And soon enough, I forgot about the survivor’s guilt. I forgot about being stressed as a police officer. I forgot about everything. I’m bonding with this guy, and I said, “Sign your name on this rifle. I always want to remember this moment.” And he was so hesitant. He’s like, “I don’t want to mark up such a beautiful weapon.” And I’m like, “Just sign it, Joe. I always want to remember this.” Because I knew he wasn’t going to be around forever. I knew this was going to be a race against time when I saw his condition, right?
So I did my own military service. I went to college. I became a police officer. Get on the police force. And then I realized, seeing his condition, we had not much time left with any World War II veterans. So I said, “Sign your name on that.” I wanted to preserve his legacy, and he did. When I left his house, I looked down at his name on the rifle, said, “Joe Drago, 22nd Marine Regimen, 6th Marine Division, Okinawa.” And I said, “That was awesome. I need to get as many signatures as possible.”
And right here, to this date, six years later, I have 320 names on that rifle. You can’t even see the wooden stalk. The whole rifle’s full of white ink names. I represented every battle, every branch of service from soldiers from basic, you could be a cook, a sailor, to Medal of Honor recipients, Navajo code talkers, Tuskegee Airmen, Japanese Americans who fought in Italy, guys who landed on D-Day, everything.
Allen: It’s incredible. So you have used this rifle to gather stories, to collect stories, and then obviously, you have put these stories in both of your books. Your first book, “The Rifle: Combat Stories From America’s Last World War II Veterans,” now this brand-new book that just came out in September, The “Rifle 2: Back to the Battlefield.”
How do you find the veterans? How do you find those that you want to share their stories? And what is their reaction when they hold that rifle in their hands?
Biggio: So, when I got Joe’s name—and he fought in the Battle of Okinawa—I said, “Well, now I got to get someone who fought in Europe.” Right? “And now I’ve got to get a guy who was in a B-17 bomber. And now I’ve got a guy who was on Iwo Jima who might have saw the flag raising.” So to hunt them down, I kind of searched by what units they served in, where they were stationed during the war.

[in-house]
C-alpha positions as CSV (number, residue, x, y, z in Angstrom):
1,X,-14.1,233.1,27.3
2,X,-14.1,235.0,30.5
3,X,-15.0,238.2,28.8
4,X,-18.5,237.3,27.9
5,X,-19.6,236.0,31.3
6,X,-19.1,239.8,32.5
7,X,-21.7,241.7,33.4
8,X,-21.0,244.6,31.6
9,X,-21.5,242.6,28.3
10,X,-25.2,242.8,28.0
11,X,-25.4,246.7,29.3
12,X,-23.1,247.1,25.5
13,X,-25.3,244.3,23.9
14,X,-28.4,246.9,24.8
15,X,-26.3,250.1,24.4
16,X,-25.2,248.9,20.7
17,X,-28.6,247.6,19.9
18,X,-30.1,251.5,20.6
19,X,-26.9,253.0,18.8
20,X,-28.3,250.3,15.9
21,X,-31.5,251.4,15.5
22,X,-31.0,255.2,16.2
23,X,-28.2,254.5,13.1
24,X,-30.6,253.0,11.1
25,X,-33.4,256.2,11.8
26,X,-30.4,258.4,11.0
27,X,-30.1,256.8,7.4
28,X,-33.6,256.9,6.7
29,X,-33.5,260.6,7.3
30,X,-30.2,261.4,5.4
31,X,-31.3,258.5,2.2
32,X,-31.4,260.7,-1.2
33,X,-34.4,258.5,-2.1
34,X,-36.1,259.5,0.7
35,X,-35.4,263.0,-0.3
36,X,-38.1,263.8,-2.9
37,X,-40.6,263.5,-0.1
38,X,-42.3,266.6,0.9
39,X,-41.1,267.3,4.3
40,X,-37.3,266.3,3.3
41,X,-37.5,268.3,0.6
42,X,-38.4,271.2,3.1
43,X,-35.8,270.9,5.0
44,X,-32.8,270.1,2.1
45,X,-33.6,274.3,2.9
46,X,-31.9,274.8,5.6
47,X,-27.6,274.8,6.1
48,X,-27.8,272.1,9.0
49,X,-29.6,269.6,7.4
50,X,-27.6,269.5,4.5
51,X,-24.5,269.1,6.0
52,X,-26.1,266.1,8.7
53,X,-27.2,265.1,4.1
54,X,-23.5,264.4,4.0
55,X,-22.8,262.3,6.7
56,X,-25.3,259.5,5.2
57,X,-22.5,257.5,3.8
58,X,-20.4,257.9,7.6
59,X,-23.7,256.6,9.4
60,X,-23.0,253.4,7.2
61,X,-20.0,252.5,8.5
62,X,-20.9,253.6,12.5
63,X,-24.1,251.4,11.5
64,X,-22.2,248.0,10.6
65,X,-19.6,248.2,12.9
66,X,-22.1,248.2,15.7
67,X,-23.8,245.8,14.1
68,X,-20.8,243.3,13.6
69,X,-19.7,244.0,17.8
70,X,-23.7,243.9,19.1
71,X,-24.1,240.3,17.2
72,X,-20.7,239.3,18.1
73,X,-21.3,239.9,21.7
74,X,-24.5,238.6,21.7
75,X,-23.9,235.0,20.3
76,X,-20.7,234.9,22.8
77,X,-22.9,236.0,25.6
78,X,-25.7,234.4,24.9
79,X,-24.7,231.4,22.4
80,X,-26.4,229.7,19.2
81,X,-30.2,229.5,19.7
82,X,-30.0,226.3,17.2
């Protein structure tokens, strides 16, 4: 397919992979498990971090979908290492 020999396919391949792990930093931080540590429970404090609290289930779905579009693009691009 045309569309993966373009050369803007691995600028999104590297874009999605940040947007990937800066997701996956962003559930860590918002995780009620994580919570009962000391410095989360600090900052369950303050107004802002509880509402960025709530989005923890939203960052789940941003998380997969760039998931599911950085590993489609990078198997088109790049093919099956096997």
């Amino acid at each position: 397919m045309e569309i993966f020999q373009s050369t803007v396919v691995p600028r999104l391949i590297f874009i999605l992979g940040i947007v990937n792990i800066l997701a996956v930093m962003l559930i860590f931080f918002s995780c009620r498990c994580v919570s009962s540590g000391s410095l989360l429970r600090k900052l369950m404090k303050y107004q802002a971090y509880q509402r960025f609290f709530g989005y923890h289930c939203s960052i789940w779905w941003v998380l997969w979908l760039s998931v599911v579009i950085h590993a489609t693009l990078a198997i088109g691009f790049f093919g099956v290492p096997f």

So, in particular, I’ll tell you how I found—so because my uncle was killed in Italy, I said, “I wonder if there’s any survivors from his division or unit that were with him that day.” So I looked. How I started finding men from the 34th Division was I pulled the after-action reports from their division fighting in Italy.
These reports, I think, became declassified in the early 2000s. You can get them on the internet now. It has the men’s names of who was killed on certain days, who was captured, who was wounded, who earned Medals of Valor.
And I started taking those names, putting them into Google search engines, Whitepages, Yellow Pages, and then of course Find a Grave, obituaries to see if they were dead, alive. And some of the men were alive. Some of the men I cold-called them on the phone. If I heard an old voice on the end, I’d say, “Hello sir, I have this rifle I want to bring to your house.” And they’d just hang up on me. They’d think I was some scam artist.
So I would take photos of the rifle, photos of me in the military, photos of other World War II veterans who signed the rifle, mail it to their house. “Dear sir, I’m not a scam artist. I just want to preserve your story. My uncle was killed with your unit.” Sure enough, I’d get a letter back. “I’d love to take part in this project. It’s an honor.”
I think of the 320 veterans that signed the rifle, I only had two that didn’t partake, and I think the two that didn’t were just really close to end of life and didn’t want any visitors, that kind of thing.
Allen: Among all of the World War II veterans that you have spoken with and you’ve had the honor of sitting down with, sharing their stories in your books, is there one story that really sticks with you that maybe you continue to think about on a pretty regular basis?